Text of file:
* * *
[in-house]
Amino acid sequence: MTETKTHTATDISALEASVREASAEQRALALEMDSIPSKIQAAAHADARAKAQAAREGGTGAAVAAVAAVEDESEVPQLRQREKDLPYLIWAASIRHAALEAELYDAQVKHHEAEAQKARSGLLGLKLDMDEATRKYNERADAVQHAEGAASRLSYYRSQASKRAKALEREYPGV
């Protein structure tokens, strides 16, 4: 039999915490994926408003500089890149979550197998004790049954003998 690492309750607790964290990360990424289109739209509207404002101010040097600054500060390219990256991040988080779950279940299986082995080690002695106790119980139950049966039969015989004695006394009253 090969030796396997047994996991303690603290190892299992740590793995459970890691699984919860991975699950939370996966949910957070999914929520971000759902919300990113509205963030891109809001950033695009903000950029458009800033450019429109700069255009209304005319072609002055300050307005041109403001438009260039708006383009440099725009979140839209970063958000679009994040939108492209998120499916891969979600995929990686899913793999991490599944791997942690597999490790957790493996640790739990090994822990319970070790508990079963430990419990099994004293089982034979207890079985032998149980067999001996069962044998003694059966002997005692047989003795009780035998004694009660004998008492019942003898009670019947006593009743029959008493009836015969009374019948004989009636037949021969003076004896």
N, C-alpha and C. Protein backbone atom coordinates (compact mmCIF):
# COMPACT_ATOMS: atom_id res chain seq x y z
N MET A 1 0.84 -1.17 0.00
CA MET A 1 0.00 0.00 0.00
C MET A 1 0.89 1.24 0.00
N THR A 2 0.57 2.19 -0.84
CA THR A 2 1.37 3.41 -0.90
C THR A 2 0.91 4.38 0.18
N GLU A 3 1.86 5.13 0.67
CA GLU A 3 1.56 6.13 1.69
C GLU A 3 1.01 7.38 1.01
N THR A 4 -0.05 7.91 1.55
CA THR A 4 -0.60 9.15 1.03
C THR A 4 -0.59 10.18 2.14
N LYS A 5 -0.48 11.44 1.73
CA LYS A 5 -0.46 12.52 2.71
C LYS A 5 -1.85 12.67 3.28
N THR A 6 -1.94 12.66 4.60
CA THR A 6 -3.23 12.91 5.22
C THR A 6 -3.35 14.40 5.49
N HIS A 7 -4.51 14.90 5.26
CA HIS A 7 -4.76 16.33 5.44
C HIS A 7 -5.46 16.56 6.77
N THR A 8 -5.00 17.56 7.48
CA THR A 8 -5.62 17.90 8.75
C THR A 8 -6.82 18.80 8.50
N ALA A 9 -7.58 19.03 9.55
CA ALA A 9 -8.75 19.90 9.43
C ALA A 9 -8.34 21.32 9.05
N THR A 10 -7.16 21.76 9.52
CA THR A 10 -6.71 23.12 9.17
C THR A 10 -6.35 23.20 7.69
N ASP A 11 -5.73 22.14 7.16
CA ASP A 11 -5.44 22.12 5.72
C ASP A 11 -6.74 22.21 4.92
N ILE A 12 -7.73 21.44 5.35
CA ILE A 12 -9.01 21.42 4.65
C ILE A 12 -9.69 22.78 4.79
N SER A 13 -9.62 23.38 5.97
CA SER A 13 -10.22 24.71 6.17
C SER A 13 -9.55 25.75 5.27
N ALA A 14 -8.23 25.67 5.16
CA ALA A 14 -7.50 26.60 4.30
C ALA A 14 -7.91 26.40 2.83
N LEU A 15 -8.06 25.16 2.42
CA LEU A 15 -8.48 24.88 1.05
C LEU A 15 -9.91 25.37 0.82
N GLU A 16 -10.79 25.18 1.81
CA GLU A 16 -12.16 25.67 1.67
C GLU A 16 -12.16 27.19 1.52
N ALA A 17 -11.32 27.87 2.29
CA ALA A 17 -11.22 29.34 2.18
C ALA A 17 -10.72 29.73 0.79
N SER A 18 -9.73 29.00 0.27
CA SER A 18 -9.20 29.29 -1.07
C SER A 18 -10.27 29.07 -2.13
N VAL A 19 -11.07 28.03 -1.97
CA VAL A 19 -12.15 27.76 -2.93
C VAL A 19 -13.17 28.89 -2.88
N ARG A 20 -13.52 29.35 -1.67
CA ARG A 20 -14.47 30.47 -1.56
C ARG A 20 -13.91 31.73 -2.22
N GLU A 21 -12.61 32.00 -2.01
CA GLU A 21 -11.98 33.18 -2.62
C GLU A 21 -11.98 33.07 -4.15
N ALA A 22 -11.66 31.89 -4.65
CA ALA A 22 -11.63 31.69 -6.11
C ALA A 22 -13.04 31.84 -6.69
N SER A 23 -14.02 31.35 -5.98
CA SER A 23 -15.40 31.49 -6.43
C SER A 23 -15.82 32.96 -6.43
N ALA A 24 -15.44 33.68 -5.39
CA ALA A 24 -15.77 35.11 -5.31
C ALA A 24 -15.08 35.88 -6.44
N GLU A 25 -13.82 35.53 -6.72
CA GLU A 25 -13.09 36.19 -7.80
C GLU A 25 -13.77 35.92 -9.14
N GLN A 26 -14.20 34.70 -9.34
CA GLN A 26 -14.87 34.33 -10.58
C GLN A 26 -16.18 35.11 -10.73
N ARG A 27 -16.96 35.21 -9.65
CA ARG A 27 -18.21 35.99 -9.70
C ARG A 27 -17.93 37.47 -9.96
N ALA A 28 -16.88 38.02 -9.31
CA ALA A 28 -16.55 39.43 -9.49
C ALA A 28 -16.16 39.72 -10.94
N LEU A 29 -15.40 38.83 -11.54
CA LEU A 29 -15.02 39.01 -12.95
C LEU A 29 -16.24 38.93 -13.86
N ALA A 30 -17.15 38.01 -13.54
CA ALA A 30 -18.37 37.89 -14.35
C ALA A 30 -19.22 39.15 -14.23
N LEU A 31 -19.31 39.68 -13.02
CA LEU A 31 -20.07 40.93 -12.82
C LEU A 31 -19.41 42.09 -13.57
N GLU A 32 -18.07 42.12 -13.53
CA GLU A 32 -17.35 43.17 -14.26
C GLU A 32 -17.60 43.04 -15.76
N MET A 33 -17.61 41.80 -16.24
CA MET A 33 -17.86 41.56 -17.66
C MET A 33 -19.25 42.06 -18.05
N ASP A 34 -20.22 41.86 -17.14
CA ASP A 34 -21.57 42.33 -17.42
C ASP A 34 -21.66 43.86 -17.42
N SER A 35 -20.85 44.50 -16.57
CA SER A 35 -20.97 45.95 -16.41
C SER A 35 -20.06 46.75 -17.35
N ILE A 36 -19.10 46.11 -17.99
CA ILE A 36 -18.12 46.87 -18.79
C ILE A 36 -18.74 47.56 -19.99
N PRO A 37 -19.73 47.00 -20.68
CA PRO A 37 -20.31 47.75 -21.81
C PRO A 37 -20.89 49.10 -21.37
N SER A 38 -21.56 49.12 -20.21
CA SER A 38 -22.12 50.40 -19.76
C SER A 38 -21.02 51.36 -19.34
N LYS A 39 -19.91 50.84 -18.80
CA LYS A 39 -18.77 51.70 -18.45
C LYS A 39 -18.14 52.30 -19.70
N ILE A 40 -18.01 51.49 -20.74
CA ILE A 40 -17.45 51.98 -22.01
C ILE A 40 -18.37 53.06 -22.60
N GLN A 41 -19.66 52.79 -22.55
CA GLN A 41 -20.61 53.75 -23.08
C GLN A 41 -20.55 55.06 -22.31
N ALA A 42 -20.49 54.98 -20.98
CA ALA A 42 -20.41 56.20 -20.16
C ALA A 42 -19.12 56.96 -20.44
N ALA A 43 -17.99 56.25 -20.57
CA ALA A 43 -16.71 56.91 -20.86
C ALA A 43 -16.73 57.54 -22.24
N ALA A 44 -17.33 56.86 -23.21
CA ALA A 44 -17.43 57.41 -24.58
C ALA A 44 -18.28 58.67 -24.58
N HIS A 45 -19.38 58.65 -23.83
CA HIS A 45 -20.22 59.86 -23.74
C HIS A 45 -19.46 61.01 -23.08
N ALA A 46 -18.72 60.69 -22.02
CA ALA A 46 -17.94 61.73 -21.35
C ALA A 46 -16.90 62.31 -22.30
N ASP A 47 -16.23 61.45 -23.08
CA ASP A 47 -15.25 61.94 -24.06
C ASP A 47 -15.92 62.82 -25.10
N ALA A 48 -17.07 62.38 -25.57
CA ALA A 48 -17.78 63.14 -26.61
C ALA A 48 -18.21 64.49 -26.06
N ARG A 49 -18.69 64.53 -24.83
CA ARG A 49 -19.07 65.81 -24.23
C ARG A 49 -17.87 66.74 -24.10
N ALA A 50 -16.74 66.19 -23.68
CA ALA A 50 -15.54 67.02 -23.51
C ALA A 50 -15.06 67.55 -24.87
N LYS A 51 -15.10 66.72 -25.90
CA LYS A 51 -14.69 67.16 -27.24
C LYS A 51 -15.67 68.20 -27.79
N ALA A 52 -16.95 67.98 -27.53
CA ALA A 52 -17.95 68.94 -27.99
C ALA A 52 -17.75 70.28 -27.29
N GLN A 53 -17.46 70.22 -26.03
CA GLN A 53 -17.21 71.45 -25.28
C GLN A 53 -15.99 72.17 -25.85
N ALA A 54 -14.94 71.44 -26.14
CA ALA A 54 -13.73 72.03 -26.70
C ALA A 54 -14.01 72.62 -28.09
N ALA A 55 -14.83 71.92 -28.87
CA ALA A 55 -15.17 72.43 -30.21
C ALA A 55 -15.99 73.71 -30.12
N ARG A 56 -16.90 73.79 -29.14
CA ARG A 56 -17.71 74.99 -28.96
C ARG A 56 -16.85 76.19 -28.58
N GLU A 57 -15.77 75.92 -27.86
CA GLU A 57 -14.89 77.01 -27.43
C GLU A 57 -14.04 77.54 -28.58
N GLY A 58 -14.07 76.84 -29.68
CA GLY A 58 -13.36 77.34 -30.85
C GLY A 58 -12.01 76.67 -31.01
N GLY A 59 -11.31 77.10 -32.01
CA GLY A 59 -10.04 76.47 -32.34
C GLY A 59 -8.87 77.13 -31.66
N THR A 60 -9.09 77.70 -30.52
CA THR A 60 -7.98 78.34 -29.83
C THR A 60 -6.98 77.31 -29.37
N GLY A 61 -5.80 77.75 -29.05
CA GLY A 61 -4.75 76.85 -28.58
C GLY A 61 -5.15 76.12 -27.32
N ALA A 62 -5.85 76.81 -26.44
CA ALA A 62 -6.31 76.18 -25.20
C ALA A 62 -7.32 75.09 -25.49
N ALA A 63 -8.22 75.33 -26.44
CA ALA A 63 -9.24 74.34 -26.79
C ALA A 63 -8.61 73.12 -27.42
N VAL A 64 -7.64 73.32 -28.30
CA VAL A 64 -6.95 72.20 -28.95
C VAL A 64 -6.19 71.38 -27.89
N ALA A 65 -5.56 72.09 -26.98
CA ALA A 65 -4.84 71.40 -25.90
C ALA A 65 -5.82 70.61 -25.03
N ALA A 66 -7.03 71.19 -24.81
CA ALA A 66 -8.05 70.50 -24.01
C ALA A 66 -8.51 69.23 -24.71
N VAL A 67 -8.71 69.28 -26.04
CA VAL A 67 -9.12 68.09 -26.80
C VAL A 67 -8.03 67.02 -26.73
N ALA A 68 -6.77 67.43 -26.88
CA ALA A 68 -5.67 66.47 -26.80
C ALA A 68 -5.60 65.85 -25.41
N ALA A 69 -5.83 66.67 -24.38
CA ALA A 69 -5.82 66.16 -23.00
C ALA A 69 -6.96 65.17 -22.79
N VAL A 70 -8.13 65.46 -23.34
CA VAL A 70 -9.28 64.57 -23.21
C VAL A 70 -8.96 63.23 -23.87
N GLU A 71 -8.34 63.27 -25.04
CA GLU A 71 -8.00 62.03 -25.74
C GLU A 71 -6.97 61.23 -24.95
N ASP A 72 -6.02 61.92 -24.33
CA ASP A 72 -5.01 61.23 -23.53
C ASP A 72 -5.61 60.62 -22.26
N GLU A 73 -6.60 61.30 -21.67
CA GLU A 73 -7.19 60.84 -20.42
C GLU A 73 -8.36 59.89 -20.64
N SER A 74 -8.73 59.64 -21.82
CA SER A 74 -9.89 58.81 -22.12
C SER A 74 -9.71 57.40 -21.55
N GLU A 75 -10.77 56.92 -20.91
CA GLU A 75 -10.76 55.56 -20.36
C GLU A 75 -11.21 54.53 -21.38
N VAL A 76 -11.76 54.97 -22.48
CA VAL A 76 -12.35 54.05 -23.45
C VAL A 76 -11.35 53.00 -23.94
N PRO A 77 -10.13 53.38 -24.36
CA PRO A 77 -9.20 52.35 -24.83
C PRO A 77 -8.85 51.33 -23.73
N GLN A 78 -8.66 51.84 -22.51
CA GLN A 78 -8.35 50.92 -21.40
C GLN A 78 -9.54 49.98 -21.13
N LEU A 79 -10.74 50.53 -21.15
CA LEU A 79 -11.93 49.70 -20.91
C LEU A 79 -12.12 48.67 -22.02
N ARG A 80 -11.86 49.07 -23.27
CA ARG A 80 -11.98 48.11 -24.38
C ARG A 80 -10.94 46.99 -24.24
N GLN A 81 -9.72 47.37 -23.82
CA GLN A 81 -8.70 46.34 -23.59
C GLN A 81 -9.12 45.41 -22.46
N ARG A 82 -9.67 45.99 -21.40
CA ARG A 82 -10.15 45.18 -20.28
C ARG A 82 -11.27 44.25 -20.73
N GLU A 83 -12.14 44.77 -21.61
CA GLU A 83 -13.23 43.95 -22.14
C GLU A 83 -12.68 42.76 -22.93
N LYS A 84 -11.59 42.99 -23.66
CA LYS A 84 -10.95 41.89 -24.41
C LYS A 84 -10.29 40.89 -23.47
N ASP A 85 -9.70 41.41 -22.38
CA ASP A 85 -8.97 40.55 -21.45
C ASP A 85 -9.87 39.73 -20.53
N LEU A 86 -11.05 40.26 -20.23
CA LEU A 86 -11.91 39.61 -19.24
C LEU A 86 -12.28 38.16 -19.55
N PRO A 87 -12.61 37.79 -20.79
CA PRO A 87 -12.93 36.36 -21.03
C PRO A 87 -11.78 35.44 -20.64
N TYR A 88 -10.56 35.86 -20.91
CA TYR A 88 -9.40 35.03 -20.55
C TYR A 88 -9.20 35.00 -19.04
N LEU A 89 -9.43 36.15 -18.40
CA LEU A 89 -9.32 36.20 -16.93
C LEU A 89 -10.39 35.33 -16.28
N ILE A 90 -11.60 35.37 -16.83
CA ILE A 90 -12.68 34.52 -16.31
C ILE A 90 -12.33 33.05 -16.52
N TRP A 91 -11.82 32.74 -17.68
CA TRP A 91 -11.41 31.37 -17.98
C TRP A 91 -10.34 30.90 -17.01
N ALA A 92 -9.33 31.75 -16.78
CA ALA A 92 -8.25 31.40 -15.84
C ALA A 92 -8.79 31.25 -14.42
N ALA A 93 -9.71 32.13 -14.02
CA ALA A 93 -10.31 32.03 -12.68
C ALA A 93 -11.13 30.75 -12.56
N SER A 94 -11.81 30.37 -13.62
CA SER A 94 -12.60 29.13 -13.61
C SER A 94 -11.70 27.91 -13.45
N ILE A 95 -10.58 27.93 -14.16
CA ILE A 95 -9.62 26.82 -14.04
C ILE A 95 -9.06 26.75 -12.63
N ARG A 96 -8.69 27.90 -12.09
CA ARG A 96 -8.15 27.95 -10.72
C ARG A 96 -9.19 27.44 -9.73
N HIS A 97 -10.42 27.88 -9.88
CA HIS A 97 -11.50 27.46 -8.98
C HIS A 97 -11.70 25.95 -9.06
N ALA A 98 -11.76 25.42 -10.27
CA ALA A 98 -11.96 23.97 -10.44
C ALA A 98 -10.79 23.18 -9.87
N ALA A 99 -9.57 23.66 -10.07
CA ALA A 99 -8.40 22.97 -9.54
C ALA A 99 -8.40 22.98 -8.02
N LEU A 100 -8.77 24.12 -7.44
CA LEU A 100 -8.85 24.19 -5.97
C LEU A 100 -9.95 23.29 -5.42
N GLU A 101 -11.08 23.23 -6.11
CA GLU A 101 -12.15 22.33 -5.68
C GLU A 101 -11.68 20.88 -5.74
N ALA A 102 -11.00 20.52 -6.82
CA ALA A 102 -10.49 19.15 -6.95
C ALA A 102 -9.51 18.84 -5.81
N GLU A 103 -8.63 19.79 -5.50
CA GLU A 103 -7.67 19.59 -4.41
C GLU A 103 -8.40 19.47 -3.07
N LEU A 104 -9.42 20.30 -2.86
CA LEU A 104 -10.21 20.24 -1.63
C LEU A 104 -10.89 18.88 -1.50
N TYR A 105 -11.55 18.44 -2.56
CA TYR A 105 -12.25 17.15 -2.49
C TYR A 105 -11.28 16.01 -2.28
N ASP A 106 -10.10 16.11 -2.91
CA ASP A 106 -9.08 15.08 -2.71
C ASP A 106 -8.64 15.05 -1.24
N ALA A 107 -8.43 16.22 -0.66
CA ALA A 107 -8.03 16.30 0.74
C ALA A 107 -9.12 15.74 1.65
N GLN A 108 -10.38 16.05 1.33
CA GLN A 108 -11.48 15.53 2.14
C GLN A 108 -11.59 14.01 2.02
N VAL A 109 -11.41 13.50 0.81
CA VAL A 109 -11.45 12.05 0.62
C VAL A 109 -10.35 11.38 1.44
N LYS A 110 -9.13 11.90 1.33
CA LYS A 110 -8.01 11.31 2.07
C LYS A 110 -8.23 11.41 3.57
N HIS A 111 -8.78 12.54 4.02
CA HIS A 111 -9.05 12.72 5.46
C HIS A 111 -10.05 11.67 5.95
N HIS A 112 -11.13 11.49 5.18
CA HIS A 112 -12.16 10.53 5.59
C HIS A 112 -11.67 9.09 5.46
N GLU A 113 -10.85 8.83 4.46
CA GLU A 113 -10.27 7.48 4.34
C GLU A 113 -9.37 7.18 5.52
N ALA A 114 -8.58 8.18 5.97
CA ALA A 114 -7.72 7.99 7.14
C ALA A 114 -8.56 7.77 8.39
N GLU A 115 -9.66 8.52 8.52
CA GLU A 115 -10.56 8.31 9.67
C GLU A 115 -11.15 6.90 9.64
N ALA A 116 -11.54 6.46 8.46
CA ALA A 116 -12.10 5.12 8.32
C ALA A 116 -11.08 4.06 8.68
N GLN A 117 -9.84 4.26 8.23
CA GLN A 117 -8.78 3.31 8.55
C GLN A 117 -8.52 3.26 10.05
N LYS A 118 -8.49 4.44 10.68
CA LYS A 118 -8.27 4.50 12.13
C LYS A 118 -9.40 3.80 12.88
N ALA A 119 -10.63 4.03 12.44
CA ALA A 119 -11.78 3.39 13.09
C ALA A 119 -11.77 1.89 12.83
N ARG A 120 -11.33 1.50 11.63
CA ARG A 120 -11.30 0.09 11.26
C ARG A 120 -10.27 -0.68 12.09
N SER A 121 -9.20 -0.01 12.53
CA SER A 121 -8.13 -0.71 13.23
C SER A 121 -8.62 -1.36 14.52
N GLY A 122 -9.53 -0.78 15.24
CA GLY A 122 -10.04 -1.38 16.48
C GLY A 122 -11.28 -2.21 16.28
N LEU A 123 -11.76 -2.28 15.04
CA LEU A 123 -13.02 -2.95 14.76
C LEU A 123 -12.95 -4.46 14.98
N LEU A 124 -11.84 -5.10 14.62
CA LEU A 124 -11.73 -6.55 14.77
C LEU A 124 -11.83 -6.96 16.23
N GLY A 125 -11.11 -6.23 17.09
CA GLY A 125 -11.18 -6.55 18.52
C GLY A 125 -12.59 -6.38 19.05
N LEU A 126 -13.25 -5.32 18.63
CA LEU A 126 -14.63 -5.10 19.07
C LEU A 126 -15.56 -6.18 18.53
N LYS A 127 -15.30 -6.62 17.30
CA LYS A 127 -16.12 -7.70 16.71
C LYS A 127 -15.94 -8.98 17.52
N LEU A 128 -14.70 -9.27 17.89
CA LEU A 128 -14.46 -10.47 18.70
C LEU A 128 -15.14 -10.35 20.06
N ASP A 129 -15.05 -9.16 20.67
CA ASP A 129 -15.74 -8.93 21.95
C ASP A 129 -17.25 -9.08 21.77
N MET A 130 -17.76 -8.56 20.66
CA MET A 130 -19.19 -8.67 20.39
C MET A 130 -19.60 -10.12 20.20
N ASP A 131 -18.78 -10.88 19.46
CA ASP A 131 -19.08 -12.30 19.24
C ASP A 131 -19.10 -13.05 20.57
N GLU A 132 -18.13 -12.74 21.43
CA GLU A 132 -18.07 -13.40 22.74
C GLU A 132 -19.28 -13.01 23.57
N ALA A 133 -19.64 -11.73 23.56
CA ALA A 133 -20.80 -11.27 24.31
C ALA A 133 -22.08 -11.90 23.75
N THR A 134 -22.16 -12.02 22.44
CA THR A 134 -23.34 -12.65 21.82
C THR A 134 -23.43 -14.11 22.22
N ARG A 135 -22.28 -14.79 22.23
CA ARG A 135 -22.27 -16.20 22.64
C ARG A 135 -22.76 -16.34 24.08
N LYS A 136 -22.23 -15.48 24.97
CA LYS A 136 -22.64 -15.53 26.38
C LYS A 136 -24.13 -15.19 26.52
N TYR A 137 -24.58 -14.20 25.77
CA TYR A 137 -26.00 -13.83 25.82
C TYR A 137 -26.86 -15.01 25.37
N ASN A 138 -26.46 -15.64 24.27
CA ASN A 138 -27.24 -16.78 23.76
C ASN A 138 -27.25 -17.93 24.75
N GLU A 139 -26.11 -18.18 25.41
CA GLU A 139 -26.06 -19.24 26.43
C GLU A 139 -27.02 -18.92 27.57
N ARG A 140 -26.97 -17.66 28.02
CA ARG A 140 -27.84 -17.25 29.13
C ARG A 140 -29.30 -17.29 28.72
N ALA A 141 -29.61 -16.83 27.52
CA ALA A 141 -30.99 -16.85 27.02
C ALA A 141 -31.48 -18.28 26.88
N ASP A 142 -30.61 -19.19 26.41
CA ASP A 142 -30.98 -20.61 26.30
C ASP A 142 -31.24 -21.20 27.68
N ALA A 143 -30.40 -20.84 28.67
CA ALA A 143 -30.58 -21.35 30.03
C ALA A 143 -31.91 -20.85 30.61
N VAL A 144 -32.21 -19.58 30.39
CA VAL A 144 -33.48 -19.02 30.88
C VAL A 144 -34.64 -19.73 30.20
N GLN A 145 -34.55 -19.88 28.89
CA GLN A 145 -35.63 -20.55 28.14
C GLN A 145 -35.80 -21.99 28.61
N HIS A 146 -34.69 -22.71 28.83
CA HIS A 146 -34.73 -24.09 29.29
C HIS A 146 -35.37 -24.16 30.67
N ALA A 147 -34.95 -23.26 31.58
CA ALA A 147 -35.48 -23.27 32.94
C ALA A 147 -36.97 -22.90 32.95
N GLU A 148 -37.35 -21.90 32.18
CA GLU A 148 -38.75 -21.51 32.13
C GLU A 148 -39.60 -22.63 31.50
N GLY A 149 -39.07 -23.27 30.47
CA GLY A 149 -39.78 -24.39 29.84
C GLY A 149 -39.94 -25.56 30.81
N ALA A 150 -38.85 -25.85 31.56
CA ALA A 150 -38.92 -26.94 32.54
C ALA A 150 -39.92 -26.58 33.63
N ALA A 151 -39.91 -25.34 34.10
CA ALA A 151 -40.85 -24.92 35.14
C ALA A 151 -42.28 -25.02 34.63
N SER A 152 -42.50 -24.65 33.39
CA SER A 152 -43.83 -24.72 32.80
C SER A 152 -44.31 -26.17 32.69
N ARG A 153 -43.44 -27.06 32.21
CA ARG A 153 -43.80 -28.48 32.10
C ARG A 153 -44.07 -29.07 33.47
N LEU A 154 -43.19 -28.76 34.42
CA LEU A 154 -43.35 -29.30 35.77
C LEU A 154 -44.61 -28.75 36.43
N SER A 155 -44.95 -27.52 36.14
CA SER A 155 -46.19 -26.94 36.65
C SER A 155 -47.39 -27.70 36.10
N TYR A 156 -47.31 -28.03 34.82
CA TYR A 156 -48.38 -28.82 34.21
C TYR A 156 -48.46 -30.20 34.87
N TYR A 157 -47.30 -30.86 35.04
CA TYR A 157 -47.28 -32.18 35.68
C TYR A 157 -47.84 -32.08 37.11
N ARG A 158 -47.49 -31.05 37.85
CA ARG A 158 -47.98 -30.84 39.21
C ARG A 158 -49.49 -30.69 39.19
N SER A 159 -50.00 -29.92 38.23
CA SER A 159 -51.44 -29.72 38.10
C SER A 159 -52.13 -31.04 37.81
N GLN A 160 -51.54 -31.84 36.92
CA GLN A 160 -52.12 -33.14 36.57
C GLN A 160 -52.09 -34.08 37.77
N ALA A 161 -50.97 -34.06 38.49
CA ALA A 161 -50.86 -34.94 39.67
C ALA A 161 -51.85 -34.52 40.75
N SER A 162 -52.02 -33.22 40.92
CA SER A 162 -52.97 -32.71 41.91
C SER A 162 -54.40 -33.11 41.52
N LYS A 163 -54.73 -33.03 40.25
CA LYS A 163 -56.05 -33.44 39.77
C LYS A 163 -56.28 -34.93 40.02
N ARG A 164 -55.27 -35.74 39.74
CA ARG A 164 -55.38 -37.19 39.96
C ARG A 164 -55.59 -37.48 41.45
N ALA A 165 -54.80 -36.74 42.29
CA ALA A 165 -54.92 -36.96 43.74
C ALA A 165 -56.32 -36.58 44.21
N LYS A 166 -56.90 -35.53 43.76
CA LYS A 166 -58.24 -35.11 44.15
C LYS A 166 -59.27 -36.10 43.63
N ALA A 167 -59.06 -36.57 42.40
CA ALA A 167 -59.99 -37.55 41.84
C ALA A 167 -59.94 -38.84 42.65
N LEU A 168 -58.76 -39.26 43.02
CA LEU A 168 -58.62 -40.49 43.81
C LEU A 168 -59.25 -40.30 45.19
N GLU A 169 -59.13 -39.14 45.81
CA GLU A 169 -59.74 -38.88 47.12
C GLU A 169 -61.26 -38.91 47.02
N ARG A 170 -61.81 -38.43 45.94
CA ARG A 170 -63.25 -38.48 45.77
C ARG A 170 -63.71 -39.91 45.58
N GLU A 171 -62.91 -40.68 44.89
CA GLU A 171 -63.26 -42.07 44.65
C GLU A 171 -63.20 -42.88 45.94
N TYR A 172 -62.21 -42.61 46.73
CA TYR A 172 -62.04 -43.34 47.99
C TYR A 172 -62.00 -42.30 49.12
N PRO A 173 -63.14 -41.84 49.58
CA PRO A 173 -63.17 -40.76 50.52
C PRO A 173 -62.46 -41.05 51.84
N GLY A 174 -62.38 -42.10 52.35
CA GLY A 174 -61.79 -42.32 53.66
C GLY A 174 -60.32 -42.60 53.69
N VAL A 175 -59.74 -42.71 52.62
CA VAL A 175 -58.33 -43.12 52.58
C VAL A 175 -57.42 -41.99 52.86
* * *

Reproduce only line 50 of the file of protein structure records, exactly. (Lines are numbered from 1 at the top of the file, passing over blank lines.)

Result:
C LEU A 15 -9.91 25.37 0.82